Ahh yes, non-glutinous rice. Sounds quite appetizing, doesn’t it? Why yes, actually, it does. Chao Nian Gao is a special dish that is guaranteed to make your new year the best year. Nian gao in Chinese means “Higher Year” literally. It also means “Sticky cake”. The sounds for Higher year and sticky cake are the exact same in Chinese, homophones they call it. It’s a popular Chinese New Year dish, a sticky, gooey dish that has the best type of chewy texture known to (wo)man. Sauteed in some light soy sauce, a handful of scallions and some leeks, mixed in with lil’ pieces of minced pork, and your year is good to go. This dish, also called rice cake (although for this dish, it’s savory unlike any cake dessert), has a little story behind it, a story that goes something like this: Once upon a time, there was a Kitchen God in the sky. He often times bad-mouthed humans from up above. During Chinese New Year, all things should be celebrated, and nothing should be disrespected. It is a time to be fortuitous and happy. And so the other gods fed him this dish, Chao Nian Gao, a dish so sticky that it stuck his mouth closed so that he wouldn’t badmouth the humans for the rest of the year! THE END. Food with a story is the best type of food. You walk through the story while you taste the delicious flavors as if it was your own.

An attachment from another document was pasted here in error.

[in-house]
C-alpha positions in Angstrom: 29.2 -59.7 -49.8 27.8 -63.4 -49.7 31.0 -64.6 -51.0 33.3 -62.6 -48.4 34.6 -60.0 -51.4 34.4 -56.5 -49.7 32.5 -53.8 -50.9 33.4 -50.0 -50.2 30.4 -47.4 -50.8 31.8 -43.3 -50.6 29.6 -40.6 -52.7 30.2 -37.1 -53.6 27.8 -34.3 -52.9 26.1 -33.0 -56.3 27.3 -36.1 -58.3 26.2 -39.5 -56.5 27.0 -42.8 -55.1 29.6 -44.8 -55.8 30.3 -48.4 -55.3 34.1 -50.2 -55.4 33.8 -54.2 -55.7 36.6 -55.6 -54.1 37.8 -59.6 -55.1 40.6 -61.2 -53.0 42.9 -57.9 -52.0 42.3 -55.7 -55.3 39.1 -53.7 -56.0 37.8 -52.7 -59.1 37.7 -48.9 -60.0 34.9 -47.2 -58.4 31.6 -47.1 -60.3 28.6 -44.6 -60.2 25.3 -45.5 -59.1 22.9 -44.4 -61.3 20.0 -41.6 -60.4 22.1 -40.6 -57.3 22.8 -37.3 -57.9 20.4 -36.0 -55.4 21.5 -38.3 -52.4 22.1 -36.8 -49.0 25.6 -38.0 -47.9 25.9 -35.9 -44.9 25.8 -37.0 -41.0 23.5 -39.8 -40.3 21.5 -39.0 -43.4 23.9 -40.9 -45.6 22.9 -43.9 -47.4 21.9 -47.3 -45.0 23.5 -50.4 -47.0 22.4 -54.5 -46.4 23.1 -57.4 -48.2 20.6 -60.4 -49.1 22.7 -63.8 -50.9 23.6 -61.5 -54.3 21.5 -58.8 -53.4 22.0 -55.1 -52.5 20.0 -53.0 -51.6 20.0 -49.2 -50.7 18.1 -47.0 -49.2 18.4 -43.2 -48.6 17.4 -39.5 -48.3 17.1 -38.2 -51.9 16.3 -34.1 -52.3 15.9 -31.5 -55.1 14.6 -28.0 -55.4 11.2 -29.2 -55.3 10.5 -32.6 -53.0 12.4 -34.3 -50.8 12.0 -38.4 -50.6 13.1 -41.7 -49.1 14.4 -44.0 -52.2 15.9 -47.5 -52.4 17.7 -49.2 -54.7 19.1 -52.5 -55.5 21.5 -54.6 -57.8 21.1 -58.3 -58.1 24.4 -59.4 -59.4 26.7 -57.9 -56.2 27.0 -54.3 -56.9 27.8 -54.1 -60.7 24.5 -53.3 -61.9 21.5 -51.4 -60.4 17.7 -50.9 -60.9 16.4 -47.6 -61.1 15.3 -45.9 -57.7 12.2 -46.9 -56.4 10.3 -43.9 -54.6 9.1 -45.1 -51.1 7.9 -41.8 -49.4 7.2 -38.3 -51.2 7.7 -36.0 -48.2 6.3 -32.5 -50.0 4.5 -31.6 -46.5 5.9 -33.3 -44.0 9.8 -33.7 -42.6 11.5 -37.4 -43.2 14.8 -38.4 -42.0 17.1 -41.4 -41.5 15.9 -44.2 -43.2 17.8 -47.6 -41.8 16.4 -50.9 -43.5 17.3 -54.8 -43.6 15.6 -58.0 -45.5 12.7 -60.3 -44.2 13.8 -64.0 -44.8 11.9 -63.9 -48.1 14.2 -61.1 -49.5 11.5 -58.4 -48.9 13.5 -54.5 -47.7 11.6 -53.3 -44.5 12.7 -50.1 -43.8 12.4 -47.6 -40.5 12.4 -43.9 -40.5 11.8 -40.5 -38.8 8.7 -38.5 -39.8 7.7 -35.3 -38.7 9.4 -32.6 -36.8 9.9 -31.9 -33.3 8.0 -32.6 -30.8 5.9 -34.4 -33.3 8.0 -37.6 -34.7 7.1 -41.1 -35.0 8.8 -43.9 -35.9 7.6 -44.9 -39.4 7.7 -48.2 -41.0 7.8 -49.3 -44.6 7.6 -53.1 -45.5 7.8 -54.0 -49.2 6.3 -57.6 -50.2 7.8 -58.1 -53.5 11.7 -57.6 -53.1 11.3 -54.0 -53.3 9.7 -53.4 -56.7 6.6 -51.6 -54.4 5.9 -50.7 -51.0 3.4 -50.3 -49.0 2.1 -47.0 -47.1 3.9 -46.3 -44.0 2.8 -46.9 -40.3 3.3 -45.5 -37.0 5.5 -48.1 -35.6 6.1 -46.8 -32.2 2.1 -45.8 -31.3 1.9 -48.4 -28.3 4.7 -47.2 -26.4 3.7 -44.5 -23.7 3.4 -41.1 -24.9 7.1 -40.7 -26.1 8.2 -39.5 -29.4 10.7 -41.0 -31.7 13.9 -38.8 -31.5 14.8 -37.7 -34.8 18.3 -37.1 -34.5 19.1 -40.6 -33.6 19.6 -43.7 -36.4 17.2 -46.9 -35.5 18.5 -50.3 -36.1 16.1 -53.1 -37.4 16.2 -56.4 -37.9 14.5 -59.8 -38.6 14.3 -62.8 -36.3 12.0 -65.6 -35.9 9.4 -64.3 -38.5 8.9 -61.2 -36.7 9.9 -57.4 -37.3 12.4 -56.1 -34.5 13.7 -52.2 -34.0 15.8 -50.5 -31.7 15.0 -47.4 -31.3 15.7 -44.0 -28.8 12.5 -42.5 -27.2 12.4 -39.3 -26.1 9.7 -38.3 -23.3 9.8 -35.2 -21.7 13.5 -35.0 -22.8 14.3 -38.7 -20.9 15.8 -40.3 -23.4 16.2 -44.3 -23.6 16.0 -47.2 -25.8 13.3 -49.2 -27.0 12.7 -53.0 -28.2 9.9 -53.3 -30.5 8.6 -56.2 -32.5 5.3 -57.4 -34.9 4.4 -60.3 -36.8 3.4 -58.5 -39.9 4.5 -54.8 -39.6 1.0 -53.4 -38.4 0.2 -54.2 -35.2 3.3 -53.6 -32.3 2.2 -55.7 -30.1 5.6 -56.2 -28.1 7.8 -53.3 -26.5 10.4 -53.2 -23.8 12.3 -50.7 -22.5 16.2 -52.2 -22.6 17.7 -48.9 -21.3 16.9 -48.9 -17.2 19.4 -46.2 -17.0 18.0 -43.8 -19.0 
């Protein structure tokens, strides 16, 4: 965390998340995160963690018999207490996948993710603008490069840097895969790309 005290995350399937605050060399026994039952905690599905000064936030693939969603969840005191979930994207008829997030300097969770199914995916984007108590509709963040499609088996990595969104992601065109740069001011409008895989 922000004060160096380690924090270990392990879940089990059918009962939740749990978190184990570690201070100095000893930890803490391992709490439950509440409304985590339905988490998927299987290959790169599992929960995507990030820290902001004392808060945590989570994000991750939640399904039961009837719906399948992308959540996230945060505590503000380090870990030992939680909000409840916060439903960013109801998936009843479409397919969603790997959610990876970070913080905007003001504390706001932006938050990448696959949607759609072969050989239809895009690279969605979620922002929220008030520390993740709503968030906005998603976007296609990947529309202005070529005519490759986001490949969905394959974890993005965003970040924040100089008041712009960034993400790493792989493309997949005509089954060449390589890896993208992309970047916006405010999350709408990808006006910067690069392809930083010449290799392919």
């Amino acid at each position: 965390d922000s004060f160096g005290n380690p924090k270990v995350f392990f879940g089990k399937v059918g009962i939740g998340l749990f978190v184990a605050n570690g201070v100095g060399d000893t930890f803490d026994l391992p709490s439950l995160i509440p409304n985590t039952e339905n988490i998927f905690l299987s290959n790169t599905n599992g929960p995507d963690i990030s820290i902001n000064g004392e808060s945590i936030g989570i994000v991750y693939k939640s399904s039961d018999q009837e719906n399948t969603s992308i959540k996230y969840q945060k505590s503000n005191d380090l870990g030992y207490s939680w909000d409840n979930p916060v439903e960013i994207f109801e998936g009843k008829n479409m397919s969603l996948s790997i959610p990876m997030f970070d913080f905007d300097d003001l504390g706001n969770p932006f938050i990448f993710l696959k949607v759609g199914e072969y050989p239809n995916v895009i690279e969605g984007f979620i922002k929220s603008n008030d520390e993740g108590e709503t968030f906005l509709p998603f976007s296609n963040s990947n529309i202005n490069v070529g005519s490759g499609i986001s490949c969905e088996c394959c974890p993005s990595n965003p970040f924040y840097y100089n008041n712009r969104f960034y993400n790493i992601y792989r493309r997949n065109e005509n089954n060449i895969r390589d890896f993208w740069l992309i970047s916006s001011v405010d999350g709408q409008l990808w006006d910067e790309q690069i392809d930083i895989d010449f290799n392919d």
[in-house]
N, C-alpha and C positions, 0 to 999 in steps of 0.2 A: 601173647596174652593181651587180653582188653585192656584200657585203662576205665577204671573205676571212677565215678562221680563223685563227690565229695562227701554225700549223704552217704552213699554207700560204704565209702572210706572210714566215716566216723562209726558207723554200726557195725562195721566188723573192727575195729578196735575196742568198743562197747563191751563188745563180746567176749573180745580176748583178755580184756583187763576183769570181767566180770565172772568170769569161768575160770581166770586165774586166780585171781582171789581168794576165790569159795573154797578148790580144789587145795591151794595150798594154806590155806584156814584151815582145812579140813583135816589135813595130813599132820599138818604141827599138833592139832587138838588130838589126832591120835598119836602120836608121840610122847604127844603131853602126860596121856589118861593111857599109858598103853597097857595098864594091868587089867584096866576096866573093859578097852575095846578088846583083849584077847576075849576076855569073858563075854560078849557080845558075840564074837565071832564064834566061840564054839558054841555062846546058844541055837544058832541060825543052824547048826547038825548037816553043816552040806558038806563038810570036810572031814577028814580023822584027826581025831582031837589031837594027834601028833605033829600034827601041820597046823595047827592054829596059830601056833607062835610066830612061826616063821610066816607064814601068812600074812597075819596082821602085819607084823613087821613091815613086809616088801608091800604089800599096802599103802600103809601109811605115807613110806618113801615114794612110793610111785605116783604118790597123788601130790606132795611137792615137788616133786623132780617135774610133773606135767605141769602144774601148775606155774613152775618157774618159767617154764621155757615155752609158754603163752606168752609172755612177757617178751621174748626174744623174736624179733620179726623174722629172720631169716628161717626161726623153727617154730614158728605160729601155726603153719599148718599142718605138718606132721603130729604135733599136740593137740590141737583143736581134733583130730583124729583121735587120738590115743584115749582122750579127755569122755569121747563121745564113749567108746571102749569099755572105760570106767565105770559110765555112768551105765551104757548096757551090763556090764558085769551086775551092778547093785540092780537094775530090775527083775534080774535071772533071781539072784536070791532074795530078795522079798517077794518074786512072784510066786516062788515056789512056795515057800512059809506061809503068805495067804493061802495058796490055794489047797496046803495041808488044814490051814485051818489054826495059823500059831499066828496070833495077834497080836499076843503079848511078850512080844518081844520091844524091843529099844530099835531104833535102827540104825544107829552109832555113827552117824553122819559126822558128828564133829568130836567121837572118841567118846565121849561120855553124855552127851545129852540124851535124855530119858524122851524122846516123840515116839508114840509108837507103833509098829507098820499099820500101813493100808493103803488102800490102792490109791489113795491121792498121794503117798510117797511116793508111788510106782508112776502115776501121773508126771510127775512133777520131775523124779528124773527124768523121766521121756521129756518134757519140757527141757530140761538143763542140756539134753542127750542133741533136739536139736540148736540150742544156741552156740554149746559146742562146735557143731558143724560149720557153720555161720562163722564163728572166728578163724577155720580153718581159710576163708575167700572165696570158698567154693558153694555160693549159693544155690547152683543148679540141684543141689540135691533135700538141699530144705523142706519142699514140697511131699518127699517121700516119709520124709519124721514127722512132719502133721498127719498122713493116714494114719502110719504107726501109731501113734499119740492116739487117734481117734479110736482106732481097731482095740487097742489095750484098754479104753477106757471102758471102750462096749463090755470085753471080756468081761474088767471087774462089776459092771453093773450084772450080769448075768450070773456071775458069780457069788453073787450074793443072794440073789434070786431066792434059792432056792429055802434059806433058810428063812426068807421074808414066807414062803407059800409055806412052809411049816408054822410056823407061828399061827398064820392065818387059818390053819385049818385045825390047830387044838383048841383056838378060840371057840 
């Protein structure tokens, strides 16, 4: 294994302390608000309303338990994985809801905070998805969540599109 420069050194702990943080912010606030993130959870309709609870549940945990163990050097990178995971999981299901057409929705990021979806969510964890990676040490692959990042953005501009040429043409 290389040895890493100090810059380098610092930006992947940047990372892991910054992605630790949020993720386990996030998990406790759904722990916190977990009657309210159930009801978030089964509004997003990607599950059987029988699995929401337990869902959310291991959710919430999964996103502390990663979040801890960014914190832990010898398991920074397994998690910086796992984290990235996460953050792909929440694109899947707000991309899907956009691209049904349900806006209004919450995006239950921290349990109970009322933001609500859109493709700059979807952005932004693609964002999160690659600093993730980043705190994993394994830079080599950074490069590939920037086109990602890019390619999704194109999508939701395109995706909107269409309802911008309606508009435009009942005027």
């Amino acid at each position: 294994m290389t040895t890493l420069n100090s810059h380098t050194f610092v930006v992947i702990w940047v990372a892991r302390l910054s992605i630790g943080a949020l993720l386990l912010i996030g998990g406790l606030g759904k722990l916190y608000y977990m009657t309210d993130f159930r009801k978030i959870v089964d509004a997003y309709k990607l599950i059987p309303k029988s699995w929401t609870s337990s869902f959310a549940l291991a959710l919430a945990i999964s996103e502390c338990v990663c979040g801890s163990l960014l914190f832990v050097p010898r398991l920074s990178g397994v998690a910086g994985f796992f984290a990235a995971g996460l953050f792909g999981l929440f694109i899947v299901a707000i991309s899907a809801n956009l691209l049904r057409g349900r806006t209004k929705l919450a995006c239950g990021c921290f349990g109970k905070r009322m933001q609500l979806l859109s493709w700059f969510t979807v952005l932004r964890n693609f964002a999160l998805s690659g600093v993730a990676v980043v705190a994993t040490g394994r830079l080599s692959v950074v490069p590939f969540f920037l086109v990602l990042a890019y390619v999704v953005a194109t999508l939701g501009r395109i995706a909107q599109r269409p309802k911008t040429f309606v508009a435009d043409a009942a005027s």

If you want a comparison of texture, this dish is kinda like the drunken noodles you’ll find at a Thai restaurant, but this time the noodles are a lot thicker. There really isn’t anything like this near campus or in State College…except Mama Chang’s poppin’ kitchen. FIELD TRIP ERRYBODAY. But actually…
It’s a perfect pallet, whatever you put in it is what you make it. Add some sugar, and it’s a dessert, add some soy sauce, and it’s an entrée, and add some spice, and baby, you’ll make everything right 😉
Song du jour: http://www.youtube.com/watch?v=B-1UCe-k1gA pretty much sums it up! Happy Early Early Early Chinese New Year! (The one on the left is me)